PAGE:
Not surprisingly, organized real estate in the US has faced a massive public relations problem. Before the crash, many agents were making a great deal of money, now, the national average for a Realtor is less than $30,000 per year. There has been a tremendous amount of attrition. The best agents are still out there but don’t think for a moment that they aren’t hurting a little too. So faced with extinction there were some serious decisions to make and it seems that the two significant changes that have taken place both adapted advanced technology to drive their business.

 First, Virtual Office Websites, also known as VOWs are a development that, I believe, were born from necessity. As someone who has owned and set up a real estate office, I can tell you that one of the biggest operating costs are rent and staffing. VOWs aren’t confined to bricks and mortar and can utilize 3rd party services (virtual assistants) to do anything from answer phones to handle paperwork. These two significant cost savings have allowed them to invest in finding clients and recruit agents. Their virtual offices are growing because they provide an inexpensive sales alternative to the hundreds of thousands of home owners who are still under water and looking down the barrel of foreclosure or short sales. They are not out there to replace the job of a Realtor because you still need someone to do the paperwork. VOWs just believe you don’t need an office to run a business.  But one fundamental is missing; Camaraderie is an important part of keeping agents properly trained, engaged and held accountable.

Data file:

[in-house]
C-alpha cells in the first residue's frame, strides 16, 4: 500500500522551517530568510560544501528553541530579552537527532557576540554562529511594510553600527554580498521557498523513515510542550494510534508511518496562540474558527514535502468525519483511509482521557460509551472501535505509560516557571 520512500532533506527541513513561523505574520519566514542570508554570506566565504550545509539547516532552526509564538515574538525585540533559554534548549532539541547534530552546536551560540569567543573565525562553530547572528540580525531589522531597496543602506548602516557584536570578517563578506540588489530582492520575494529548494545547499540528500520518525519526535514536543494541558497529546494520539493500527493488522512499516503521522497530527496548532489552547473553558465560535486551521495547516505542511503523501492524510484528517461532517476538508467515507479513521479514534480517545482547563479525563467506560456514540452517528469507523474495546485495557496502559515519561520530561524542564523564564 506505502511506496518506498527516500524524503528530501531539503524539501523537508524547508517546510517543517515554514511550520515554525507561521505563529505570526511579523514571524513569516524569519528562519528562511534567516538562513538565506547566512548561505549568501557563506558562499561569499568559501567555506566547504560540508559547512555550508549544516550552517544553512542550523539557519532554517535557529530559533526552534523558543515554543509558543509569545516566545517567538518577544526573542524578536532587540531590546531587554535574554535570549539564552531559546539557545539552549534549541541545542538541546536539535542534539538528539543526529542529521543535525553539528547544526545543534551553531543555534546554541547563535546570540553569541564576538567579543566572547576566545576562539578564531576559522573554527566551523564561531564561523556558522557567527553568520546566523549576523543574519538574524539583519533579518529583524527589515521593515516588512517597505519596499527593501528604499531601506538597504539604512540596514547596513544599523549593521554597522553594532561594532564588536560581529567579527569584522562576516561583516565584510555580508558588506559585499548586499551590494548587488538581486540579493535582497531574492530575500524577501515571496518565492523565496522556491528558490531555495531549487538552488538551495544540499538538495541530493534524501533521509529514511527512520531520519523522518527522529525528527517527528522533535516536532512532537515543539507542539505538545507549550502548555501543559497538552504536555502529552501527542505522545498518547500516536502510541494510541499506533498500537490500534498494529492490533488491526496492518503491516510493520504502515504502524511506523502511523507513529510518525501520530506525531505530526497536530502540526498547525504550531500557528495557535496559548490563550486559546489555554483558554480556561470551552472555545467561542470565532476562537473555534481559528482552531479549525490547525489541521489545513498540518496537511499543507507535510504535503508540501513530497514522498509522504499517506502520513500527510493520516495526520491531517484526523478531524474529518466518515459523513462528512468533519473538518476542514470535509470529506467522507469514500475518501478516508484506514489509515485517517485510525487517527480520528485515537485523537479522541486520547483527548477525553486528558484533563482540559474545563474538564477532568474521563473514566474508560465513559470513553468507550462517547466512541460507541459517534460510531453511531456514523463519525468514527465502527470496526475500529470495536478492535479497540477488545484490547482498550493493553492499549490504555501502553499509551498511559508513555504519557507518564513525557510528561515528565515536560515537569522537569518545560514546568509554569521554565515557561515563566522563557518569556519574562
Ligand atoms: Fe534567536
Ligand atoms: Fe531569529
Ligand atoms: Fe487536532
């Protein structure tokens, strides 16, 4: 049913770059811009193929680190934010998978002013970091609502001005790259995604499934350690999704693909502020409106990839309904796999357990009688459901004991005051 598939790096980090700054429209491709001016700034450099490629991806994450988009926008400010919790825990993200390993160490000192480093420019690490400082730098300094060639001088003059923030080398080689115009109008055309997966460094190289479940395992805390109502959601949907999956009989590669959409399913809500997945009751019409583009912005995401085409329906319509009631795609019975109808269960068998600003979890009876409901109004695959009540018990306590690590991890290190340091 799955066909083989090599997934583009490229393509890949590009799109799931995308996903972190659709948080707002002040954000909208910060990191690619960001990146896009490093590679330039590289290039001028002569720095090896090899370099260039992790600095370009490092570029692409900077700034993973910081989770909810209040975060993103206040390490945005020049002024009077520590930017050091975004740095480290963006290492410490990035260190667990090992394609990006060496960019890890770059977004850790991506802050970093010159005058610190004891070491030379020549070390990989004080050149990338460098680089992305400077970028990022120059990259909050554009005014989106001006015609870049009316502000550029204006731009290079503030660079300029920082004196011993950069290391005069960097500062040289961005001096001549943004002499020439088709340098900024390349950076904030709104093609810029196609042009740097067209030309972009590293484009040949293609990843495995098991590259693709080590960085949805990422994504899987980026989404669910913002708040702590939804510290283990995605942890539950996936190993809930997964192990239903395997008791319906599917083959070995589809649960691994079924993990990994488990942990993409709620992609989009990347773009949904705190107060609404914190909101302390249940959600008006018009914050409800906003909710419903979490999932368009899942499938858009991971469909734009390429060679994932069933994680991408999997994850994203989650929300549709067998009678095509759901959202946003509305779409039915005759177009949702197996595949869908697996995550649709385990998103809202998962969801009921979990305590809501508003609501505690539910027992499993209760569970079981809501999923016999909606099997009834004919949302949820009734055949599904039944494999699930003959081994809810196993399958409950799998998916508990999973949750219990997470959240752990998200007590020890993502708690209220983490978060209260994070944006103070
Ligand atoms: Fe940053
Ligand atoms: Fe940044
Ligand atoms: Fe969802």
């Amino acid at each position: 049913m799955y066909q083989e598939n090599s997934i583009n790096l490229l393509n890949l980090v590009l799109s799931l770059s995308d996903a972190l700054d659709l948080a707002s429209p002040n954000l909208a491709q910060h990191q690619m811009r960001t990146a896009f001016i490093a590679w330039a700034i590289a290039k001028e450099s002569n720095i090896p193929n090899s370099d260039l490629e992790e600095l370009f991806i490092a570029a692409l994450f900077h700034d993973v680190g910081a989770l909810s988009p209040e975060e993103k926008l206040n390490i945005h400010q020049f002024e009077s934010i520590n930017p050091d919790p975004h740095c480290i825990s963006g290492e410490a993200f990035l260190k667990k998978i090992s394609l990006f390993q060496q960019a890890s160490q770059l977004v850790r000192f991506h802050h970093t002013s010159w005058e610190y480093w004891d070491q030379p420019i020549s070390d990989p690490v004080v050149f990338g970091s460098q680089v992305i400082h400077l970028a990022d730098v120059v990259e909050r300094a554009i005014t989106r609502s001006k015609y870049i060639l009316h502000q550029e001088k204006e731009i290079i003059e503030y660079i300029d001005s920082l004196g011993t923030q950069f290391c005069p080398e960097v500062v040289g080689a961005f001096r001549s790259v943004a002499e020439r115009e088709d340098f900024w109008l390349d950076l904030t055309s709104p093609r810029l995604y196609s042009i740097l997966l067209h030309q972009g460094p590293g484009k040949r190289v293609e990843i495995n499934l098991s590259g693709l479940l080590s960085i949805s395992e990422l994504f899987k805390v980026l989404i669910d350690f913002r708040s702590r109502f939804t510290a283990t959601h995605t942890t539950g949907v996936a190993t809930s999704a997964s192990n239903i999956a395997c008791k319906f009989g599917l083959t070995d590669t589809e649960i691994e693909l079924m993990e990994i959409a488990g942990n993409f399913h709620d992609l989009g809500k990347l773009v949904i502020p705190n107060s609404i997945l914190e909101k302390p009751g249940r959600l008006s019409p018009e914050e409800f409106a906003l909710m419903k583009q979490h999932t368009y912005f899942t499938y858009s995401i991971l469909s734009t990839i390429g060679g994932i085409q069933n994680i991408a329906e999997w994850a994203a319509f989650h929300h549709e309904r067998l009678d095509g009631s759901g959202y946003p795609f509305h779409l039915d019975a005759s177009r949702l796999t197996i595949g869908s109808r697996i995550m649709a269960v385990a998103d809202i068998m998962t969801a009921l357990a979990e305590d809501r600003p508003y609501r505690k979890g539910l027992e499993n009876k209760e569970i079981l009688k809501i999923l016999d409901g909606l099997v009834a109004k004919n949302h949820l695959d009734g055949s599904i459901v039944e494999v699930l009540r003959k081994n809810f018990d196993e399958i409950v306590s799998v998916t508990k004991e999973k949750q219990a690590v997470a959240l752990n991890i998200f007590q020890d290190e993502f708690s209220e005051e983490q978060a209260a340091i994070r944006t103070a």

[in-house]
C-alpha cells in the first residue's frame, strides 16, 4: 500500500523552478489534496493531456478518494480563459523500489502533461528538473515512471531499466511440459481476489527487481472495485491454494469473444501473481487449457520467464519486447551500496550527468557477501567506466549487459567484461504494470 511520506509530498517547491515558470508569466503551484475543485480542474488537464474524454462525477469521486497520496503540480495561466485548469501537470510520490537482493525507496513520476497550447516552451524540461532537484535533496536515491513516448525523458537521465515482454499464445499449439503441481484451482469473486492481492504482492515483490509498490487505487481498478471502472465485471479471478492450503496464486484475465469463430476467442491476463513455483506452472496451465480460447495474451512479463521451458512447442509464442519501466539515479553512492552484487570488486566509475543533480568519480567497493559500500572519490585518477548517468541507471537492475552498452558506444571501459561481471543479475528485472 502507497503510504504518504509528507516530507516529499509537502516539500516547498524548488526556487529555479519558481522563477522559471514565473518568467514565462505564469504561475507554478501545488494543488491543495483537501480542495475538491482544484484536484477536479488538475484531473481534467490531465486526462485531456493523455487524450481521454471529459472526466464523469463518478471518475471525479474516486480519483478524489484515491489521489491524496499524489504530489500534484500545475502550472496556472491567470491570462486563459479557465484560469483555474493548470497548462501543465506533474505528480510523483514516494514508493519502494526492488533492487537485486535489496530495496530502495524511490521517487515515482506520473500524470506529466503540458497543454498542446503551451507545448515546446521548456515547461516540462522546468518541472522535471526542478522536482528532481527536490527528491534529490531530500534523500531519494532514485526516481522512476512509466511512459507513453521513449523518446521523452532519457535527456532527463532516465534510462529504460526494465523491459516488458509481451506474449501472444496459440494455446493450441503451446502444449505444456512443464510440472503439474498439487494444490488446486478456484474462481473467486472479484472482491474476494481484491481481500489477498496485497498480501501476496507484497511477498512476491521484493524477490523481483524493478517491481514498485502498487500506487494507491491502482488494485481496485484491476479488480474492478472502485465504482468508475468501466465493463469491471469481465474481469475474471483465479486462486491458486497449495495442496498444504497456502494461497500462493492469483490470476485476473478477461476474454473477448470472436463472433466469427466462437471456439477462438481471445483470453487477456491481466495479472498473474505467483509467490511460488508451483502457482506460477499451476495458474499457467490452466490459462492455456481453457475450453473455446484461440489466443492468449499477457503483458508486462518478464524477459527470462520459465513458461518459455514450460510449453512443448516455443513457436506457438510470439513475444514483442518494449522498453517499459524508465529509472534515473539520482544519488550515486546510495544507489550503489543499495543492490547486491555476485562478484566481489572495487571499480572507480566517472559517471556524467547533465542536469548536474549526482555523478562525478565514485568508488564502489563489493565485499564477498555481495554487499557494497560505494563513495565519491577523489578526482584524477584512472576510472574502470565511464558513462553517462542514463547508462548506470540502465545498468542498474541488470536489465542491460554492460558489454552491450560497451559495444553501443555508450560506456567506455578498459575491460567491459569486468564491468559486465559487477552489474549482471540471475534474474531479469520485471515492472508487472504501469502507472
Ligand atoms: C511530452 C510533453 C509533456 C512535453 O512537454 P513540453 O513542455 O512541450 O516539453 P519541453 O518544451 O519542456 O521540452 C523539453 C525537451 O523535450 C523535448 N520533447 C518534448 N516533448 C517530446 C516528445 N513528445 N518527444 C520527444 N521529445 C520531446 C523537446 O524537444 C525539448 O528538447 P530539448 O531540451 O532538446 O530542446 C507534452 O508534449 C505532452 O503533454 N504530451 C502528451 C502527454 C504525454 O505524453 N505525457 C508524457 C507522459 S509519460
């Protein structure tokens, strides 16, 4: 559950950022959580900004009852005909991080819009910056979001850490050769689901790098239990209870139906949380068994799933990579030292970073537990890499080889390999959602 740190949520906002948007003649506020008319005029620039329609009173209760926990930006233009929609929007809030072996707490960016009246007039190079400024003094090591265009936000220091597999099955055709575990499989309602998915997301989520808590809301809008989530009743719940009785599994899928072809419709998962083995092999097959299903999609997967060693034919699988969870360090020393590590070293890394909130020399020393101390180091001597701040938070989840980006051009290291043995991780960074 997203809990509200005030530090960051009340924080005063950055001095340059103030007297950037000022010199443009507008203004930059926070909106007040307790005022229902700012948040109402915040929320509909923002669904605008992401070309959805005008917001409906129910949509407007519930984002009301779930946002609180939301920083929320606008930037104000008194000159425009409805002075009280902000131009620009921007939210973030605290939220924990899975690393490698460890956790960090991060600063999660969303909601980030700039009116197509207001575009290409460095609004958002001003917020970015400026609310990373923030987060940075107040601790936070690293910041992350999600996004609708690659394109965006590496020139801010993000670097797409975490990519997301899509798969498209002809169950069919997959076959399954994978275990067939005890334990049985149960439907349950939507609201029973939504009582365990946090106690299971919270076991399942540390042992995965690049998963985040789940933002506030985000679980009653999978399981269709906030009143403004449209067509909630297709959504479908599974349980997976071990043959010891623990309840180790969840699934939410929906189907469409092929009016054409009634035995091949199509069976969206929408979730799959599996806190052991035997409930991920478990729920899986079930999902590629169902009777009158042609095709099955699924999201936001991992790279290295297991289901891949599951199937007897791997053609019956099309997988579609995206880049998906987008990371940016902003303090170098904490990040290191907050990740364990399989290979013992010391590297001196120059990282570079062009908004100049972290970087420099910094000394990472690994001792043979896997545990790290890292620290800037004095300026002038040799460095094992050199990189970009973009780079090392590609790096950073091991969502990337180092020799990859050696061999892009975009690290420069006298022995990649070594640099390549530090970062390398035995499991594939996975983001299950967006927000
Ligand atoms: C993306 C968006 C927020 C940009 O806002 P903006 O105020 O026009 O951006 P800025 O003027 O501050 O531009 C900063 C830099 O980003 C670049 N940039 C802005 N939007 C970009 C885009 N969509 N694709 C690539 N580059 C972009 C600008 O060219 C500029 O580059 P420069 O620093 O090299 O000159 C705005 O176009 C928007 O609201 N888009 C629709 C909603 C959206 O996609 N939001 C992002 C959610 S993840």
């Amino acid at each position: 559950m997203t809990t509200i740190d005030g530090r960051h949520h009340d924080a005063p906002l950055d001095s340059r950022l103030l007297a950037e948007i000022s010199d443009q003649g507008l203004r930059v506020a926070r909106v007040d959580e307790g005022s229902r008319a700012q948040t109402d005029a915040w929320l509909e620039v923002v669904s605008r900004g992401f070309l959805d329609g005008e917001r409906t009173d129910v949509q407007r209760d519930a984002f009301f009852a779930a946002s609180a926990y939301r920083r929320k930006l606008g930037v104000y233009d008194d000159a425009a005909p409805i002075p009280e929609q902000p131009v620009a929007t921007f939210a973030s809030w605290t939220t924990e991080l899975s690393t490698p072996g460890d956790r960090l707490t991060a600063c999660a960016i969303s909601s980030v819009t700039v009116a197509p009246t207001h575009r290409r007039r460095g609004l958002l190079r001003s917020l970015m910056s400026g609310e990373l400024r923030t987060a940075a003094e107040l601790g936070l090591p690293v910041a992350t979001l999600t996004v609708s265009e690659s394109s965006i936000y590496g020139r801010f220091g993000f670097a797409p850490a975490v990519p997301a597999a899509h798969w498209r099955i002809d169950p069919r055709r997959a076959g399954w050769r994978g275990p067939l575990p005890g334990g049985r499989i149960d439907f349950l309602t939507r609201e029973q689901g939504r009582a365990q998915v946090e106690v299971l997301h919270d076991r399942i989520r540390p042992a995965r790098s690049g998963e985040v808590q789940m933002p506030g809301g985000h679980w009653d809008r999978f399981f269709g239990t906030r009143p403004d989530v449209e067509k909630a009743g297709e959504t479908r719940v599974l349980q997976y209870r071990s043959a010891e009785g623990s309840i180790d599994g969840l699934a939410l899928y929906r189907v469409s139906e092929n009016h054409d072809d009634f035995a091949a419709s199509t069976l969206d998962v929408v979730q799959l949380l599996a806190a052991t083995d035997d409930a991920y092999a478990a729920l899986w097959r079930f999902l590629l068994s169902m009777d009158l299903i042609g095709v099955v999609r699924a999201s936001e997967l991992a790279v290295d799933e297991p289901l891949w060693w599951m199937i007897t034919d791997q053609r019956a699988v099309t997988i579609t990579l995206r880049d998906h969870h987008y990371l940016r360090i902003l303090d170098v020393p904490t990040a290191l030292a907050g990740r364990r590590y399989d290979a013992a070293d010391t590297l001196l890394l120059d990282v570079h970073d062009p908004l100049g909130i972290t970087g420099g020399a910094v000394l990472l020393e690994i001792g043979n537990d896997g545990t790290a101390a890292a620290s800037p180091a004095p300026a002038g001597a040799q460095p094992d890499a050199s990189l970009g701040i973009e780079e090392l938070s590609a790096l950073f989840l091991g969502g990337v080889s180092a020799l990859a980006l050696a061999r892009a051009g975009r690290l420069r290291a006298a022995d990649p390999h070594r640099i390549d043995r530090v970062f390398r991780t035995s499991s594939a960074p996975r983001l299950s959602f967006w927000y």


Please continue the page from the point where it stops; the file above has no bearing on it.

The second major change comes from the full service companies who are using Social Media to further establish themselves as market leaders. They are building relationships and showing that they are market leaders through Facebook, Twitter, Tumblr, Pintrest and 4 square. They are blogging a lot and reporting on the hyper local level. They are openly sharing information and providing a massive level of training to agents. They are upping the ante in the race to be the best.

The take away for me was simple. Technology is here to stay. It is not meant to replace the person to person relationship that should exist between an agent and their client. We are in an information society where Buyers and sellers know more about what’s out there so a Realtor’s role has shifted from source to trusted advisor. Over the next few weeks I hope to write a lot more on these topics so I hope you will continue to check in to my blog for more on my experiences with Inman Connect and Agent Reboot. I’m sitting at the airport in writing this and really looking forward to my Monday meeting where I will be conducting a panel discussion with 5 of the 13 agents from Toronto, who spent the week in NYC. Are you thinking what I’m thinking? Only 13 agents   from Toronto, including 5 from Bosley Real Estate, attended this very important conference. 13 out of 33,000. Crazy.Have a great week. Mark